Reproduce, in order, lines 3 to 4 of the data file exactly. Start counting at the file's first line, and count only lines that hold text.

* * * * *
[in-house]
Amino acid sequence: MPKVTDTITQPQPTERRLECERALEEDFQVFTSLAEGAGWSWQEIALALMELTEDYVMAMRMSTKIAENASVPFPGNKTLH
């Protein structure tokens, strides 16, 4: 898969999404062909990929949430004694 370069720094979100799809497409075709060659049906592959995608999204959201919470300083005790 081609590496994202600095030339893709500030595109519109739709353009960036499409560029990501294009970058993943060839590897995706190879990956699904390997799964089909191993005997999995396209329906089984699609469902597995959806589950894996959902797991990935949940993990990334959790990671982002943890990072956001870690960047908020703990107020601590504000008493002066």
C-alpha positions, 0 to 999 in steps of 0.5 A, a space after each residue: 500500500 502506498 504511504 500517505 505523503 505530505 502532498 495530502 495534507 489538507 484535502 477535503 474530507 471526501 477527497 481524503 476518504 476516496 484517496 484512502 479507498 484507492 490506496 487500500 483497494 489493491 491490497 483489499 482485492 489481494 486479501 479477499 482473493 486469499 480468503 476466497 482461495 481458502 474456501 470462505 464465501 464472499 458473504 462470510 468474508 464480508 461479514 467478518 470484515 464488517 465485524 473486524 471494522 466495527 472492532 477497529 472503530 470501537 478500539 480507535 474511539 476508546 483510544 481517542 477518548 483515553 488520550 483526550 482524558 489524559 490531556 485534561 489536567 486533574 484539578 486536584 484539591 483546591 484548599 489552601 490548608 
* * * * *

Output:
């Protein structure tokens, strides 16, 4: 898969999404062909990929949430004694 370069720094979100799809497409075709060659049906592959995608999204959201919470300083005790 081609590496994202600095030339893709500030595109519109739709353009960036499409560029990501294009970058993943060839590897995706190879990956699904390997799964089909191993005997999995396209329906089984699609469902597995959806589950894996959902797991990935949940993990990334959790990671982002943890990072956001870690960047908020703990107020601590504000008493002066």
C-alpha positions, 0 to 999 in steps of 0.5 A, a space after each residue: 500500500 502506498 504511504 500517505 505523503 505530505 502532498 495530502 495534507 489538507 484535502 477535503 474530507 471526501 477527497 481524503 476518504 476516496 484517496 484512502 479507498 484507492 490506496 487500500 483497494 489493491 491490497 483489499 482485492 489481494 486479501 479477499 482473493 486469499 480468503 476466497 482461495 481458502 474456501 470462505 464465501 464472499 458473504 462470510 468474508 464480508 461479514 467478518 470484515 464488517 465485524 473486524 471494522 466495527 472492532 477497529 472503530 470501537 478500539 480507535 474511539 476508546 483510544 481517542 477518548 483515553 488520550 483526550 482524558 489524559 490531556 485534561 489536567 486533574 484539578 486536584 484539591 483546591 484548599 489552601 490548608 